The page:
As we previously reported, Judge Emmet Sullivan of the U.S. District Court of the District of Columbia had granted the FTC’s request for a preliminary injunction blocking the proposed Staples-Office Depot merger. Earlier this week, Judge Sullivan released a public version of the opinion supporting his decision.

To grant the injunction, the FTC must show a likelihood of success on the merits and that the equities tip in favor of granting the injunction. To do this, the FTC must show that “there is a reasonable probability that the challenged transaction will substantially impair competition,” by raising questions “so serious, substantial, difficult and doubtful as to make them fair ground for thorough investigation, study, deliberation and determination by the FTC in the first instance and ultimately by the Court of Appeals.”

During trial, defendants claimed that the FTC failed to meet even this low threshold and did not put on any testimony or witnesses. The lead counsel for Staples stated that “[i]t’s going to be the defendants’ position that we’re going to rest on the record as it exists, so there’ll be no need for additional evidence or rebuttal.” We are not aware of any prior merger hearing in which the defense opted to not put on any evidence.

This decision may have proved fatal to the Staples-Office Depot merger. Throughout the opinion, the judge noted the lack of refuting evidence from the defendants against the FTC’s claims.

Ultimately, the court made three key findings supporting his decision:

First, the court found that the FTC alleged an appropriate, relevant market in which to assess the competitive impact of the proposed transaction: sales of consumable office supplies, excluding ink and toner, to large business customers with over $500,000 annually in consumable office supply purchases. The court rejected Staples’ argument that the FTC’s exclusion of ink, toner and “beyond office supply sales,” was fatal to the market definition. The court found: (1) the FTC had shown that ink and toner were subject to significantly different competitive dynamics than consumable office supplies; and (2) that BOSS were subject to differing competitive conditions than consumable office supplies.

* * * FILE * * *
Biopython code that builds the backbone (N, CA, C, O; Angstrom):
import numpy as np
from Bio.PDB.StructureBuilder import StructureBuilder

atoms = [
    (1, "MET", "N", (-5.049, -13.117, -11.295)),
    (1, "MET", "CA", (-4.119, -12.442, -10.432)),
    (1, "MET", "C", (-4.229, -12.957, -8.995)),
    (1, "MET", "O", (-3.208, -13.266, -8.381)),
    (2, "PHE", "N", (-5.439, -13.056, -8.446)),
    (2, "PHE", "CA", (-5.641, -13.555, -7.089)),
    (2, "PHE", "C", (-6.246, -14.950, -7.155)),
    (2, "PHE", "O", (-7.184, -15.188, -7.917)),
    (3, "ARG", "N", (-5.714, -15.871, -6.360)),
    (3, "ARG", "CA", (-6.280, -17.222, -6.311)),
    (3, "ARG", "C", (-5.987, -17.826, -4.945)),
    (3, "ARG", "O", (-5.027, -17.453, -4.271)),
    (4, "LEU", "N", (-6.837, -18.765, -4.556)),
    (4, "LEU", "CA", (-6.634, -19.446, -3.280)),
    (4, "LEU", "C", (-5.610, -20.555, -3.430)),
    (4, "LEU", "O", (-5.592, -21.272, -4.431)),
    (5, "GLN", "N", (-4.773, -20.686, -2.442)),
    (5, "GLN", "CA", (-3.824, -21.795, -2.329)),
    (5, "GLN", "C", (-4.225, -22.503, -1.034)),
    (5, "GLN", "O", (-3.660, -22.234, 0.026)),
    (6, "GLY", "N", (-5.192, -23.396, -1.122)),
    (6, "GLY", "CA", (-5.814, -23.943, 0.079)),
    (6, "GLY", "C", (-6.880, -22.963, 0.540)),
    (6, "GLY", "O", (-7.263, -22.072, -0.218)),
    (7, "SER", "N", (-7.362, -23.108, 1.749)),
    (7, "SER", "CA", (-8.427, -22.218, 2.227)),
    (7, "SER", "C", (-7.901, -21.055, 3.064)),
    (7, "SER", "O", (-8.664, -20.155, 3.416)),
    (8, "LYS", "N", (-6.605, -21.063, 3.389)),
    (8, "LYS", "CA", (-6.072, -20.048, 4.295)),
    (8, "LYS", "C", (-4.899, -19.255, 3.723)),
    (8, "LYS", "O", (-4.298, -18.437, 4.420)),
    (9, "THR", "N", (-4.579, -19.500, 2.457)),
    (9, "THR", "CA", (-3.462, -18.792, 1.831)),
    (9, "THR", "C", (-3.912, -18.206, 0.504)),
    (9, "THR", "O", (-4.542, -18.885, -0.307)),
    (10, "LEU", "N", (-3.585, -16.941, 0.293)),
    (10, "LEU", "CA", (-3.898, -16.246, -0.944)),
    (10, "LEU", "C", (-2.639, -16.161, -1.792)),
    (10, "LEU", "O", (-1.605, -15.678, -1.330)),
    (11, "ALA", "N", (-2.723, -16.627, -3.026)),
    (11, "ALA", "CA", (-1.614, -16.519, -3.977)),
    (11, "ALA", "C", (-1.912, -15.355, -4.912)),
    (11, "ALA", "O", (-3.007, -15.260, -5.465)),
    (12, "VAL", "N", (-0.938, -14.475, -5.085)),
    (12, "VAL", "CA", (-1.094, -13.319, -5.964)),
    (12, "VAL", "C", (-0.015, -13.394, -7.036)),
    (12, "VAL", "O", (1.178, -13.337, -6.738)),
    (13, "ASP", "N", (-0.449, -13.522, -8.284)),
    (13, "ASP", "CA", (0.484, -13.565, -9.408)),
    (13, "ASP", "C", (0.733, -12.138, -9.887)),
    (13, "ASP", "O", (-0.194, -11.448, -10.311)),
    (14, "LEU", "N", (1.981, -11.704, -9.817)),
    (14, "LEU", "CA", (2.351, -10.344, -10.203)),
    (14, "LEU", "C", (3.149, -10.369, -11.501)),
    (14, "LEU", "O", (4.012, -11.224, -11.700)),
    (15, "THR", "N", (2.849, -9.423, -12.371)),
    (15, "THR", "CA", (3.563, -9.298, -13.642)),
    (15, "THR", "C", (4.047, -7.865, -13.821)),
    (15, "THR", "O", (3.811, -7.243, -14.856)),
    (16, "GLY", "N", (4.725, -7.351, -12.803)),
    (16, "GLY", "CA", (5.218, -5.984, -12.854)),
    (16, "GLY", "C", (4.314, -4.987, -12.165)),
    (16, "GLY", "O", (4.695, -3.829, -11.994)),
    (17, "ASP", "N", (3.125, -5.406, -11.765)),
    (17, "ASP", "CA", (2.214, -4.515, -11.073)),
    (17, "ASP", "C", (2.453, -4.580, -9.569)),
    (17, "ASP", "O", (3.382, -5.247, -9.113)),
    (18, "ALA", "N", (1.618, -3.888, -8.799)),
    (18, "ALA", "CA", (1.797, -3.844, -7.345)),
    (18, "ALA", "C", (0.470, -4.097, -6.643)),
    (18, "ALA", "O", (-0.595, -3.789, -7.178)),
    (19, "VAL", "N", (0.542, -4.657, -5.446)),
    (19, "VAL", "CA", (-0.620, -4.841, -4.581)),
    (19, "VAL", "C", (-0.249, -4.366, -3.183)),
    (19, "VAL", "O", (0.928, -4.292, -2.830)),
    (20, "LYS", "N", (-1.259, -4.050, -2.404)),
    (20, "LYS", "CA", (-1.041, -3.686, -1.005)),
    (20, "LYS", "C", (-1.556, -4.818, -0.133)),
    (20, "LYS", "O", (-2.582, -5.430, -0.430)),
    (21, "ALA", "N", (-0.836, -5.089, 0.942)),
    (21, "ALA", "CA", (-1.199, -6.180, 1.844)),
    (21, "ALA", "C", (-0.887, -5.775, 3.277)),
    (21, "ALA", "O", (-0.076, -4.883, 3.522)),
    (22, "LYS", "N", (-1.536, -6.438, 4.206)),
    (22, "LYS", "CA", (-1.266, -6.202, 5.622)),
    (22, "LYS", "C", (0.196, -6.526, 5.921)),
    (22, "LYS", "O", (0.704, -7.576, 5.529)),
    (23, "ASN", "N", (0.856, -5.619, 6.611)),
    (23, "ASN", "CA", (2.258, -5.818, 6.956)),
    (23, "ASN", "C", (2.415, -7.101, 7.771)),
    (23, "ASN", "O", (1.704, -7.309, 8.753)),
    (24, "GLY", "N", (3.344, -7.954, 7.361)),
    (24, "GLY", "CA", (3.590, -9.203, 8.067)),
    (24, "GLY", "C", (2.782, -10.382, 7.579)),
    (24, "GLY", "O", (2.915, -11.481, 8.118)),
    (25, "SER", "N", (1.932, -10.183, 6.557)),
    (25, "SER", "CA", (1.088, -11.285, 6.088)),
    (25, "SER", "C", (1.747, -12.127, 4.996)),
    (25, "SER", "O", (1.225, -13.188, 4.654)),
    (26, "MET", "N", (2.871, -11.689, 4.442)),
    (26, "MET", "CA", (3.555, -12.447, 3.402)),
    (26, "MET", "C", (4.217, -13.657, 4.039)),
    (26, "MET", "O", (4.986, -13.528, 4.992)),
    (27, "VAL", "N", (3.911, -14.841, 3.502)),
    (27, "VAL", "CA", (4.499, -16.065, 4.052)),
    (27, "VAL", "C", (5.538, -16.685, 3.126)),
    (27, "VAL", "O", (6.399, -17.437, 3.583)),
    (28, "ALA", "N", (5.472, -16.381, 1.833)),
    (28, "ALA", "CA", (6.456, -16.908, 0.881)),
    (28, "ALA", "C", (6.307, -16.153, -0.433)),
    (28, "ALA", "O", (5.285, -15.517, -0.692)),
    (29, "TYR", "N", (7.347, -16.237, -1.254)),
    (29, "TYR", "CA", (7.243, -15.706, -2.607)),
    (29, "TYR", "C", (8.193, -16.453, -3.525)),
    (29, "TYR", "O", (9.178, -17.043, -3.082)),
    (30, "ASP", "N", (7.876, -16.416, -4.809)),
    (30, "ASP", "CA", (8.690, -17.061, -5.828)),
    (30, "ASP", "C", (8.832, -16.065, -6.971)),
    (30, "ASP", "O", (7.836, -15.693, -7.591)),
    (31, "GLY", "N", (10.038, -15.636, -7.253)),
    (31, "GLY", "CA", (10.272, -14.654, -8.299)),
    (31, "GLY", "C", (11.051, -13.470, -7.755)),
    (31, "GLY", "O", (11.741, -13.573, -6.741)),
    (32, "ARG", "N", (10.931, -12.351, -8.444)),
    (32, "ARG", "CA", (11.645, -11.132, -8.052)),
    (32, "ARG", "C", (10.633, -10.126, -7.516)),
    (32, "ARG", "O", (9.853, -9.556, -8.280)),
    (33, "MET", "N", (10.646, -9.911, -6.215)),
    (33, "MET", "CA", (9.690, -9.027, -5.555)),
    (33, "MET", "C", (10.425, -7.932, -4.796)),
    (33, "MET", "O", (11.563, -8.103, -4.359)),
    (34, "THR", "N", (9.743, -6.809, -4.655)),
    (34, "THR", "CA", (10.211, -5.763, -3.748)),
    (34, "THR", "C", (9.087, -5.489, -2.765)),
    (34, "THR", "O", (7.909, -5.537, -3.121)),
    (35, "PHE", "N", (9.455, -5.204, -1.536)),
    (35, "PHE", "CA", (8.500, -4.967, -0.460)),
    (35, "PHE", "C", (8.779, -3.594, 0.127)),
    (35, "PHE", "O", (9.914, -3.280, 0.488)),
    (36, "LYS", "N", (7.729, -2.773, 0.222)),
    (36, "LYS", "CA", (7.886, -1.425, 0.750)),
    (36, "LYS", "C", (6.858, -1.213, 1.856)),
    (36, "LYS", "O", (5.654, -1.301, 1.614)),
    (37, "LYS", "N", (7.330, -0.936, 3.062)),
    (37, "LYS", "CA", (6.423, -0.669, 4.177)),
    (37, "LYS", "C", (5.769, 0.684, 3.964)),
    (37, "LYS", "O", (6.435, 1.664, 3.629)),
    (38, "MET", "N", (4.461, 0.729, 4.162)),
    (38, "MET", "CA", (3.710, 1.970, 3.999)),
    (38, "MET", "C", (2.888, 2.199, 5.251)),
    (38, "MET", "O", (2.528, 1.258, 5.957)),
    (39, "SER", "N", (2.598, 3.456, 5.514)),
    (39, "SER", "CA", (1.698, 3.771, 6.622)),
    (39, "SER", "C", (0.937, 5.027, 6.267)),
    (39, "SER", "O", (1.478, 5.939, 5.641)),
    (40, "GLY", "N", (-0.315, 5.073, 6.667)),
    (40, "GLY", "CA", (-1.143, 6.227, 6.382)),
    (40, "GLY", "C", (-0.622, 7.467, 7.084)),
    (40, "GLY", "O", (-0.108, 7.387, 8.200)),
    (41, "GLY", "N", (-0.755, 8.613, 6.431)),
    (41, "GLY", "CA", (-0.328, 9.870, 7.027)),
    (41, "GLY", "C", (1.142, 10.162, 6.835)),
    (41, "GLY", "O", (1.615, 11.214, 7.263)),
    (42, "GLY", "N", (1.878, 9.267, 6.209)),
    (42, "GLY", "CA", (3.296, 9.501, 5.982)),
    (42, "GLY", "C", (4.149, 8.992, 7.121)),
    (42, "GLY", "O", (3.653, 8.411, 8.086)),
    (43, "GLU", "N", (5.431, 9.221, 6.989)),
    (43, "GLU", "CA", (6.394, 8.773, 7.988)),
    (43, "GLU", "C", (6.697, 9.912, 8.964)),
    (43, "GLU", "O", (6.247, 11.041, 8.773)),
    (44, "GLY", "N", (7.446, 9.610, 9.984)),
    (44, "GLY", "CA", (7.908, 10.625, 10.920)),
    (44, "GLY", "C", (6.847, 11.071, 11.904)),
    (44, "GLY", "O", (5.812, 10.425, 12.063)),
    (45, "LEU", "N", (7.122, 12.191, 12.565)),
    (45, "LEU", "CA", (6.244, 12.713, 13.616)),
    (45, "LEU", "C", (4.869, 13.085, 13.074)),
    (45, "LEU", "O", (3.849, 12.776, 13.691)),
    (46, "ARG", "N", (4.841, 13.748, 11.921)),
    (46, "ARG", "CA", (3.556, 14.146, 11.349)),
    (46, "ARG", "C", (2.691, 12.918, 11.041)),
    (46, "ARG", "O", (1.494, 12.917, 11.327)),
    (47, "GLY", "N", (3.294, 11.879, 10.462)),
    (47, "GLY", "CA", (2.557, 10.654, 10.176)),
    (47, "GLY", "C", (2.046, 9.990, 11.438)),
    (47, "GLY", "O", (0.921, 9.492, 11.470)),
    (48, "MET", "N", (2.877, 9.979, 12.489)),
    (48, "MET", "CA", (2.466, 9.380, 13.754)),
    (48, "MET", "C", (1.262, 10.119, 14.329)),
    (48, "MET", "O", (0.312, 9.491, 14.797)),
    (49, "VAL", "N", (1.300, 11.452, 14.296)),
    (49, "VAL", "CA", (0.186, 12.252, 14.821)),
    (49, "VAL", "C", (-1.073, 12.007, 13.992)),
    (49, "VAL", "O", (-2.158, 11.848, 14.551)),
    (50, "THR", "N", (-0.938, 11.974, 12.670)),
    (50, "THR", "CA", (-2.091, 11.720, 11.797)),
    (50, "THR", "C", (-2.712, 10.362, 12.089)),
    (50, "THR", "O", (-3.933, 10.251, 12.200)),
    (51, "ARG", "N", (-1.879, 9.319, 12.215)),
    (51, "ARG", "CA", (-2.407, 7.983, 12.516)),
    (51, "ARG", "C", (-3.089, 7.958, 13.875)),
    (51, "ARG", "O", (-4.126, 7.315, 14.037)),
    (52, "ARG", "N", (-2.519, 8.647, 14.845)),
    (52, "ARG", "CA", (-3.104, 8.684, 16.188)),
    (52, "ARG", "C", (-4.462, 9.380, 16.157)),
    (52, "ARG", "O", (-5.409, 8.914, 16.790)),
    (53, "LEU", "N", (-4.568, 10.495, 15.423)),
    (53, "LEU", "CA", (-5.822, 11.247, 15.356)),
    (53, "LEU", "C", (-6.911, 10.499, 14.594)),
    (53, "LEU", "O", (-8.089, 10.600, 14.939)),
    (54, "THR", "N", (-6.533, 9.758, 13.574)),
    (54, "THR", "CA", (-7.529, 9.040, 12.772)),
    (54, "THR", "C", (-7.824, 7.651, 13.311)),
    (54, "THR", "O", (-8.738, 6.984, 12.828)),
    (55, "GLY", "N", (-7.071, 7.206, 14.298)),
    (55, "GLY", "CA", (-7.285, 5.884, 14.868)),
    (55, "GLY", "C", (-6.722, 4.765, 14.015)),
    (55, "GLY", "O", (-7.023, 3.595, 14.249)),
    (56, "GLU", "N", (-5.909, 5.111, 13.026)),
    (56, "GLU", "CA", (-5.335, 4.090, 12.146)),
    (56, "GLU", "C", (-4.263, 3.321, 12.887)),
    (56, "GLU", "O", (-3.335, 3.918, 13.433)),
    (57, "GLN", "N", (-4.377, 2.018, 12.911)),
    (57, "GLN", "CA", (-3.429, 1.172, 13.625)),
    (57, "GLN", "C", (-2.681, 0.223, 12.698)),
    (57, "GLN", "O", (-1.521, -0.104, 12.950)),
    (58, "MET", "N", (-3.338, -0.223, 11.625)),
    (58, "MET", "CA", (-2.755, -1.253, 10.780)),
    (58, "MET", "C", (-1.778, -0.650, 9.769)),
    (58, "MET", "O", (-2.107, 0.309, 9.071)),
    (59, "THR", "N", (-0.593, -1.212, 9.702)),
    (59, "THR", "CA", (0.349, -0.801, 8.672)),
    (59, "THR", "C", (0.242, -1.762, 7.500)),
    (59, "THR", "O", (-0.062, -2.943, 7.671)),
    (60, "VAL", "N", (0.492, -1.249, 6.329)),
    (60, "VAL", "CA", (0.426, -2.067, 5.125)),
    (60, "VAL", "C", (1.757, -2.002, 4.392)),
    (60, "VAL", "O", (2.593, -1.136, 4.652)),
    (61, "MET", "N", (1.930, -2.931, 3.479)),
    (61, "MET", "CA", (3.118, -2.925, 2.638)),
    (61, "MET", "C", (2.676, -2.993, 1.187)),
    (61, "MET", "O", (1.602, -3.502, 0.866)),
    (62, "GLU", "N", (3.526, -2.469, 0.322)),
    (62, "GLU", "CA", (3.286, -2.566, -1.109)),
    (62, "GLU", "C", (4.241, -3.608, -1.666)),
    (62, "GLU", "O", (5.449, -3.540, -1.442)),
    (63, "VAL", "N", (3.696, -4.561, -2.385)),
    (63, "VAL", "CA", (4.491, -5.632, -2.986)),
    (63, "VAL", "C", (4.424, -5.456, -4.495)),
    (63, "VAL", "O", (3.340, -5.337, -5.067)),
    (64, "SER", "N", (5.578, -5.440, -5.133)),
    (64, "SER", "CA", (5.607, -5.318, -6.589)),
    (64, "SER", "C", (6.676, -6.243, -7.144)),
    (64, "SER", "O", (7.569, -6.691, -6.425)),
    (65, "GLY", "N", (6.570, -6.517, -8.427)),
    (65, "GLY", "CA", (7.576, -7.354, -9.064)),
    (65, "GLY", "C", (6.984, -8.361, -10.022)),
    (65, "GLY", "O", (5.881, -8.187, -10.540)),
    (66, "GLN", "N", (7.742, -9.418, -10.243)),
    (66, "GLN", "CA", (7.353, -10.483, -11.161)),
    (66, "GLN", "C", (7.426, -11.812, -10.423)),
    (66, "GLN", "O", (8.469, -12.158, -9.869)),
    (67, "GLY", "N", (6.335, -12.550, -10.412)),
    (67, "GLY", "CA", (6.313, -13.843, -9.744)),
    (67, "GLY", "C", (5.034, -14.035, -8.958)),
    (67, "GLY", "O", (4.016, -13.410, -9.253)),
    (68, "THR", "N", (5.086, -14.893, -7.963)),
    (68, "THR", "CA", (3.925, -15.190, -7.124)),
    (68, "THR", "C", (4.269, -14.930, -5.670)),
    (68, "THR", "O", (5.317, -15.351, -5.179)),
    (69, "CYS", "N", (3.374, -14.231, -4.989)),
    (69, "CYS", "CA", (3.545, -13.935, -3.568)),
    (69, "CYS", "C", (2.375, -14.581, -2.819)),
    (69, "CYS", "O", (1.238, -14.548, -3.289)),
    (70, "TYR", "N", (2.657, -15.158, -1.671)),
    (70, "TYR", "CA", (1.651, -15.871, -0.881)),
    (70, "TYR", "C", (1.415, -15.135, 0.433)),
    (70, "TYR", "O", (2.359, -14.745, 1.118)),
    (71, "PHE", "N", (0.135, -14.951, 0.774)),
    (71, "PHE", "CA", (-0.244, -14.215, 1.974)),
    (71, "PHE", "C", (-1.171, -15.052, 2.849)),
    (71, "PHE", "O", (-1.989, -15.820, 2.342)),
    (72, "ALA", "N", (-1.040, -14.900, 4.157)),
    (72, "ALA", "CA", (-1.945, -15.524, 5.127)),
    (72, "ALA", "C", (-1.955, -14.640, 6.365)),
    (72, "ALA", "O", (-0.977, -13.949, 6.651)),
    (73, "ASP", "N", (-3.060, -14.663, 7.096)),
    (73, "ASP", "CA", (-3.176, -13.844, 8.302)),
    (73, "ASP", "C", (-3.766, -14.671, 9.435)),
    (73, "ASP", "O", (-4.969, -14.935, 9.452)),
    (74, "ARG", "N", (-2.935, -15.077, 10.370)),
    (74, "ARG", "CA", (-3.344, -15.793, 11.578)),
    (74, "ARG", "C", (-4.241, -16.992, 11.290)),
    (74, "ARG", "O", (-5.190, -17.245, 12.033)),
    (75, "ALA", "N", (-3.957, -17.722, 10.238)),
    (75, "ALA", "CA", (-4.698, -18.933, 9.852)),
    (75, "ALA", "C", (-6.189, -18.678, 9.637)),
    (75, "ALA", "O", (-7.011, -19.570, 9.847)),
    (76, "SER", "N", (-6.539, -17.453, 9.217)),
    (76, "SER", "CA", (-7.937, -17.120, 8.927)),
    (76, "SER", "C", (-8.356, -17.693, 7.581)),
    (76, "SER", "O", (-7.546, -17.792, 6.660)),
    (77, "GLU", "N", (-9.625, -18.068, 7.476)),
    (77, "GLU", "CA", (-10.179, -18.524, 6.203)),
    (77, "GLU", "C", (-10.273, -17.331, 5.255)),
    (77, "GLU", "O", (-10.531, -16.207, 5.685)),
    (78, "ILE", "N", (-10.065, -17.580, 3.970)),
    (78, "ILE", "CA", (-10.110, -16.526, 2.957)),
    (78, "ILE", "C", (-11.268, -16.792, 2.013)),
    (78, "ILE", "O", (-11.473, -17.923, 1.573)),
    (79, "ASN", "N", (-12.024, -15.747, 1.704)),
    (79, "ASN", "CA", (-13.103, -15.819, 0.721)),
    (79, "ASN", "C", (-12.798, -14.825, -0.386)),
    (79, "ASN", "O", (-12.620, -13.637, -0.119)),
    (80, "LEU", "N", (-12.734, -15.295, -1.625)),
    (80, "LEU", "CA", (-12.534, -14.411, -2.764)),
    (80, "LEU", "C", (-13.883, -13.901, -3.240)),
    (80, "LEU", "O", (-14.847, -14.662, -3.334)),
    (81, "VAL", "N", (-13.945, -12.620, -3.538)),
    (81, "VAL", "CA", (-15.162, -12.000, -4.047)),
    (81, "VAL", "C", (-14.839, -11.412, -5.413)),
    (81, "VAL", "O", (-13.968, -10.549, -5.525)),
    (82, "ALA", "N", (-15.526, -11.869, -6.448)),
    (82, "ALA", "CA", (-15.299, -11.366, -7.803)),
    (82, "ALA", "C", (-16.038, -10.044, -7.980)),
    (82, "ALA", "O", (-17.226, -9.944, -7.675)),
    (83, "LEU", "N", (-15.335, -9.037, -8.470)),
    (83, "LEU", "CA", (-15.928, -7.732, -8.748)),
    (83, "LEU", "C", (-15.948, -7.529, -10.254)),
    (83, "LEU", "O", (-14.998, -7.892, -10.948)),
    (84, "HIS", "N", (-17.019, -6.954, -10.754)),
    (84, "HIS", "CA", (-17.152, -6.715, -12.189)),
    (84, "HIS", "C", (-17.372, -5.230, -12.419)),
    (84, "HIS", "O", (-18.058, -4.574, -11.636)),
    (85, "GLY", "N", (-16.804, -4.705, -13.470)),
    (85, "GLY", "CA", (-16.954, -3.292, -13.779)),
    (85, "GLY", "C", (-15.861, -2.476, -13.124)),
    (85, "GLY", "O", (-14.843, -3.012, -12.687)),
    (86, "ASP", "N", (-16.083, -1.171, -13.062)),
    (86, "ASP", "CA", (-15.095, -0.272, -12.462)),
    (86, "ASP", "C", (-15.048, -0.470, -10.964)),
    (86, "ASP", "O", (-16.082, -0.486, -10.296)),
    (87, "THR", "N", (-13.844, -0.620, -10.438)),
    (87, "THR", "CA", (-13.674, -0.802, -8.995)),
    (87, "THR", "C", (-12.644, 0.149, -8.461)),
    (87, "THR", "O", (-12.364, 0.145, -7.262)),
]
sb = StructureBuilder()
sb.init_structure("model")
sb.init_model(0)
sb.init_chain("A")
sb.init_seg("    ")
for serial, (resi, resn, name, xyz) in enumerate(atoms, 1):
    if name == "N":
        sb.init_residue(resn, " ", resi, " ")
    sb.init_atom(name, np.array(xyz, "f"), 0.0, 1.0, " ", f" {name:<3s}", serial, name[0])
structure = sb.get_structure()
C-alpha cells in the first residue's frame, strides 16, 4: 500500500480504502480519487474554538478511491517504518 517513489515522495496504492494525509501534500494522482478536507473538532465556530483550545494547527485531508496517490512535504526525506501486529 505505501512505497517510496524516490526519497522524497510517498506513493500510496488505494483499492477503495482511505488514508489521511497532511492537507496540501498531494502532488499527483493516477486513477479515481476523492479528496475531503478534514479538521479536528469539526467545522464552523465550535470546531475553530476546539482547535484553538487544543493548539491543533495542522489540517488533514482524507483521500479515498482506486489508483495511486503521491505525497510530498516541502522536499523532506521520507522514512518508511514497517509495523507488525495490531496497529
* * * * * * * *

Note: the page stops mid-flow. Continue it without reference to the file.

Second, in finding that the FTC had met its burden to show that anticompetitive effects were reasonably likely in this market, the court found that FTC could “prove its prima facie case by showing that the merger will result in an increase in market concentration above certain levels.” Considering the market share evidence from 81 Fortune 100 companies, the court found the proposed acquisition was “presumptively illegal.”

The court did not rest on this market concentration presumption, however. The court also examined the companies’ own bid data to determine that they were frequent head-to-head competitors, and highlighted internal documents showing the companies aggressively compete with each other for customers. The court also noted several instances where the defendants apparently acknowledged the reduction in competition. For example, a Staples salesperson stated, “[t]his offer is time sensitive. If and when the purchase of Office Depot is approved, Staples will have no reason to make this offer.”

The court also rejected Staples’ argument that entry by Amazon Business would restore any lost competition. Chiefly, the court said that Amazon Business (1) lacks RFP experience; (2) has no commitment to guaranteed pricing; (3) lacks the ability to control third-party price and delivery; (4) does not have the ability to provide customer-specific pricing; (5) lacks dedicated customer service agents for large business customers; (6) does not do desktop delivery; (7) does not provide detailed utilization and invoice reports; and (8) lacks product variety and breadth. The court also did not find local and regional suppliers, such as WB Mason, to be sufficient competitive restraints.

Finally, the court found that two factors weighed in the interest of granting the FTC’s requested injunctive relief: (1) the public interest in effectively enforcing antitrust laws, and (2) the public interest in ensuring that the FTC has the ability to order effective relief if it succeeds at the merits trial.

Shortly after the court’s order was released on May 11, 2016, the parties abandoned their proposed merger.